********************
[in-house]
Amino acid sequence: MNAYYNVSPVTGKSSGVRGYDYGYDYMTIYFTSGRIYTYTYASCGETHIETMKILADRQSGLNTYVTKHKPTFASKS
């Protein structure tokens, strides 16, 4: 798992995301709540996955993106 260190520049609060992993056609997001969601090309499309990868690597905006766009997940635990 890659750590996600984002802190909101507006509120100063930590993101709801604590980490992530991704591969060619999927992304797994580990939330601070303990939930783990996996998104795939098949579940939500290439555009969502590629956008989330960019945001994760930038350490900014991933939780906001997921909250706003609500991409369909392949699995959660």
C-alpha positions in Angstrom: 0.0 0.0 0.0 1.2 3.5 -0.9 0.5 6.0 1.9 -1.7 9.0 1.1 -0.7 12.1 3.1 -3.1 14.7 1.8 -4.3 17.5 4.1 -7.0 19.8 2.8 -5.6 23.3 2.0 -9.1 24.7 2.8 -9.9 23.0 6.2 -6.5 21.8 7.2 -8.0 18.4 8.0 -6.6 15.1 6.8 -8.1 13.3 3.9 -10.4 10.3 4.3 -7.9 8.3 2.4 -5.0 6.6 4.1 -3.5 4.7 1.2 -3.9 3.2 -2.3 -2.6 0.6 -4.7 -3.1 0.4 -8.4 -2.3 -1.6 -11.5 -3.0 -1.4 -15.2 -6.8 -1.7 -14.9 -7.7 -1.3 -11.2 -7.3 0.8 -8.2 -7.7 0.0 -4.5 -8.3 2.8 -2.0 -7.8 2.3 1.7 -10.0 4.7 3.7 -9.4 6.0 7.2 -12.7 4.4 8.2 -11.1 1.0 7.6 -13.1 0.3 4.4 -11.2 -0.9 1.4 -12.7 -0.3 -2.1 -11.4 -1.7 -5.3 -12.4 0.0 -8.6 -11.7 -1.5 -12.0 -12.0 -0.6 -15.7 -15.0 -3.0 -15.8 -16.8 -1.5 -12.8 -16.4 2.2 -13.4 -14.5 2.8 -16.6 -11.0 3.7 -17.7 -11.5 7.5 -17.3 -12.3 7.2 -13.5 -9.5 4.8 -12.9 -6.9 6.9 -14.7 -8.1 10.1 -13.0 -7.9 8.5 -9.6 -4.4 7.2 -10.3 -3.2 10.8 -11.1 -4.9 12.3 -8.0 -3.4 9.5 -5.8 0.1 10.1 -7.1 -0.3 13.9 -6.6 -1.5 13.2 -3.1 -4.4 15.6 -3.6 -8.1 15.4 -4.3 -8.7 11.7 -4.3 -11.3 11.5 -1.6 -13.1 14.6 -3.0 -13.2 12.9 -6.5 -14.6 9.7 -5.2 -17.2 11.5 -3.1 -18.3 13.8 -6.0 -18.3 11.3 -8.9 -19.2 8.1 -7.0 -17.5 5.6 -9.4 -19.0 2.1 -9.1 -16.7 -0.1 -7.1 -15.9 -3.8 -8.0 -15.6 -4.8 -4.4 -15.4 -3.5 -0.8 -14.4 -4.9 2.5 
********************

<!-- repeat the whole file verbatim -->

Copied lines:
[in-house]
Amino acid sequence: MNAYYNVSPVTGKSSGVRGYDYGYDYMTIYFTSGRIYTYTYASCGETHIETMKILADRQSGLNTYVTKHKPTFASKS
């Protein structure tokens, strides 16, 4: 798992995301709540996955993106 260190520049609060992993056609997001969601090309499309990868690597905006766009997940635990 890659750590996600984002802190909101507006509120100063930590993101709801604590980490992530991704591969060619999927992304797994580990939330601070303990939930783990996996998104795939098949579940939500290439555009969502590629956008989330960019945001994760930038350490900014991933939780906001997921909250706003609500991409369909392949699995959660």
C-alpha positions in Angstrom: 0.0 0.0 0.0 1.2 3.5 -0.9 0.5 6.0 1.9 -1.7 9.0 1.1 -0.7 12.1 3.1 -3.1 14.7 1.8 -4.3 17.5 4.1 -7.0 19.8 2.8 -5.6 23.3 2.0 -9.1 24.7 2.8 -9.9 23.0 6.2 -6.5 21.8 7.2 -8.0 18.4 8.0 -6.6 15.1 6.8 -8.1 13.3 3.9 -10.4 10.3 4.3 -7.9 8.3 2.4 -5.0 6.6 4.1 -3.5 4.7 1.2 -3.9 3.2 -2.3 -2.6 0.6 -4.7 -3.1 0.4 -8.4 -2.3 -1.6 -11.5 -3.0 -1.4 -15.2 -6.8 -1.7 -14.9 -7.7 -1.3 -11.2 -7.3 0.8 -8.2 -7.7 0.0 -4.5 -8.3 2.8 -2.0 -7.8 2.3 1.7 -10.0 4.7 3.7 -9.4 6.0 7.2 -12.7 4.4 8.2 -11.1 1.0 7.6 -13.1 0.3 4.4 -11.2 -0.9 1.4 -12.7 -0.3 -2.1 -11.4 -1.7 -5.3 -12.4 0.0 -8.6 -11.7 -1.5 -12.0 -12.0 -0.6 -15.7 -15.0 -3.0 -15.8 -16.8 -1.5 -12.8 -16.4 2.2 -13.4 -14.5 2.8 -16.6 -11.0 3.7 -17.7 -11.5 7.5 -17.3 -12.3 7.2 -13.5 -9.5 4.8 -12.9 -6.9 6.9 -14.7 -8.1 10.1 -13.0 -7.9 8.5 -9.6 -4.4 7.2 -10.3 -3.2 10.8 -11.1 -4.9 12.3 -8.0 -3.4 9.5 -5.8 0.1 10.1 -7.1 -0.3 13.9 -6.6 -1.5 13.2 -3.1 -4.4 15.6 -3.6 -8.1 15.4 -4.3 -8.7 11.7 -4.3 -11.3 11.5 -1.6 -13.1 14.6 -3.0 -13.2 12.9 -6.5 -14.6 9.7 -5.2 -17.2 11.5 -3.1 -18.3 13.8 -6.0 -18.3 11.3 -8.9 -19.2 8.1 -7.0 -17.5 5.6 -9.4 -19.0 2.1 -9.1 -16.7 -0.1 -7.1 -15.9 -3.8 -8.0 -15.6 -4.8 -4.4 -15.4 -3.5 -0.8 -14.4 -4.9 2.5 